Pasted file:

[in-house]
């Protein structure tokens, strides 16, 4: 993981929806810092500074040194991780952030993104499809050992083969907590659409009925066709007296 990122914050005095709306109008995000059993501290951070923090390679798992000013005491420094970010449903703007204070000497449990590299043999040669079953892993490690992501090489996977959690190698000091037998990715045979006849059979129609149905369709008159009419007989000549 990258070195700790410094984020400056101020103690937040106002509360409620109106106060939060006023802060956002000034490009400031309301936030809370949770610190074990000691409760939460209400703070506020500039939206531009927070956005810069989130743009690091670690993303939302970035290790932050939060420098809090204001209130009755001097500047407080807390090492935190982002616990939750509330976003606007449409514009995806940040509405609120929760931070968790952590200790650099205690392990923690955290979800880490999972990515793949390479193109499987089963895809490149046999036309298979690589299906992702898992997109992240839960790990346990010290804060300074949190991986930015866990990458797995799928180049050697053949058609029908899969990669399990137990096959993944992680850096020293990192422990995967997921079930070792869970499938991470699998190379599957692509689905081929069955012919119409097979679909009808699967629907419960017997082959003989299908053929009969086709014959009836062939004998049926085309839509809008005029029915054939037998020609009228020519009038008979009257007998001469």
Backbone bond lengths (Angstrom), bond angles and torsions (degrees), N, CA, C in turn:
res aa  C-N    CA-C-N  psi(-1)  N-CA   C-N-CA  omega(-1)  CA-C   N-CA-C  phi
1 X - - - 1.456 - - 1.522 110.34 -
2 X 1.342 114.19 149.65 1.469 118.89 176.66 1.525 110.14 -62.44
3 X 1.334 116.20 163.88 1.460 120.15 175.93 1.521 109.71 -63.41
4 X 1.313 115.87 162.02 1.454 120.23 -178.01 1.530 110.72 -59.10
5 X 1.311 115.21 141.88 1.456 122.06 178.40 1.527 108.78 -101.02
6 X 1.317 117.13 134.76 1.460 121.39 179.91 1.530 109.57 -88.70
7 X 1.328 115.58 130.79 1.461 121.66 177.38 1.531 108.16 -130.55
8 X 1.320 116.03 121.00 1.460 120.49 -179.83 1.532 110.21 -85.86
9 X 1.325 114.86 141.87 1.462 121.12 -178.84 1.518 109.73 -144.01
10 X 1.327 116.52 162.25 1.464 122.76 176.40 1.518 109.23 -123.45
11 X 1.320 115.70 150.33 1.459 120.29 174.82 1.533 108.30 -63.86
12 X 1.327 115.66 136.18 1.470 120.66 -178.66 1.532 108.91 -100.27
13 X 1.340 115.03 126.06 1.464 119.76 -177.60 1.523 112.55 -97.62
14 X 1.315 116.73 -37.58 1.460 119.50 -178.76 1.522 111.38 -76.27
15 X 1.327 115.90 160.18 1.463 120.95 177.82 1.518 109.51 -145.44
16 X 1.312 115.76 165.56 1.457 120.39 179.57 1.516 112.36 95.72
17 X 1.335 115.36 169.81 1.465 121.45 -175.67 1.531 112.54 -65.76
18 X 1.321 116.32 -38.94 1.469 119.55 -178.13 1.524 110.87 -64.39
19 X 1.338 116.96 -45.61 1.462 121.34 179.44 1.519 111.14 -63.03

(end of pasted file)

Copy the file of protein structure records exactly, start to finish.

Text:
[in-house]
């Protein structure tokens, strides 16, 4: 993981929806810092500074040194991780952030993104499809050992083969907590659409009925066709007296 990122914050005095709306109008995000059993501290951070923090390679798992000013005491420094970010449903703007204070000497449990590299043999040669079953892993490690992501090489996977959690190698000091037998990715045979006849059979129609149905369709008159009419007989000549 990258070195700790410094984020400056101020103690937040106002509360409620109106106060939060006023802060956002000034490009400031309301936030809370949770610190074990000691409760939460209400703070506020500039939206531009927070956005810069989130743009690091670690993303939302970035290790932050939060420098809090204001209130009755001097500047407080807390090492935190982002616990939750509330976003606007449409514009995806940040509405609120929760931070968790952590200790650099205690392990923690955290979800880490999972990515793949390479193109499987089963895809490149046999036309298979690589299906992702898992997109992240839960790990346990010290804060300074949190991986930015866990990458797995799928180049050697053949058609029908899969990669399990137990096959993944992680850096020293990192422990995967997921079930070792869970499938991470699998190379599957692509689905081929069955012919119409097979679909009808699967629907419960017997082959003989299908053929009969086709014959009836062939004998049926085309839509809008005029029915054939037998020609009228020519009038008979009257007998001469």
Backbone bond lengths (Angstrom), bond angles and torsions (degrees), N, CA, C in turn:
res aa  C-N    CA-C-N  psi(-1)  N-CA   C-N-CA  omega(-1)  CA-C   N-CA-C  phi
1 X - - - 1.456 - - 1.522 110.34 -
2 X 1.342 114.19 149.65 1.469 118.89 176.66 1.525 110.14 -62.44
3 X 1.334 116.20 163.88 1.460 120.15 175.93 1.521 109.71 -63.41
4 X 1.313 115.87 162.02 1.454 120.23 -178.01 1.530 110.72 -59.10
5 X 1.311 115.21 141.88 1.456 122.06 178.40 1.527 108.78 -101.02
6 X 1.317 117.13 134.76 1.460 121.39 179.91 1.530 109.57 -88.70
7 X 1.328 115.58 130.79 1.461 121.66 177.38 1.531 108.16 -130.55
8 X 1.320 116.03 121.00 1.460 120.49 -179.83 1.532 110.21 -85.86
9 X 1.325 114.86 141.87 1.462 121.12 -178.84 1.518 109.73 -144.01
10 X 1.327 116.52 162.25 1.464 122.76 176.40 1.518 109.23 -123.45
11 X 1.320 115.70 150.33 1.459 120.29 174.82 1.533 108.30 -63.86
12 X 1.327 115.66 136.18 1.470 120.66 -178.66 1.532 108.91 -100.27
13 X 1.340 115.03 126.06 1.464 119.76 -177.60 1.523 112.55 -97.62
14 X 1.315 116.73 -37.58 1.460 119.50 -178.76 1.522 111.38 -76.27
15 X 1.327 115.90 160.18 1.463 120.95 177.82 1.518 109.51 -145.44
16 X 1.312 115.76 165.56 1.457 120.39 179.57 1.516 112.36 95.72
17 X 1.335 115.36 169.81 1.465 121.45 -175.67 1.531 112.54 -65.76
18 X 1.321 116.32 -38.94 1.469 119.55 -178.13 1.524 110.87 -64.39
19 X 1.338 116.96 -45.61 1.462 121.34 179.44 1.519 111.14 -63.03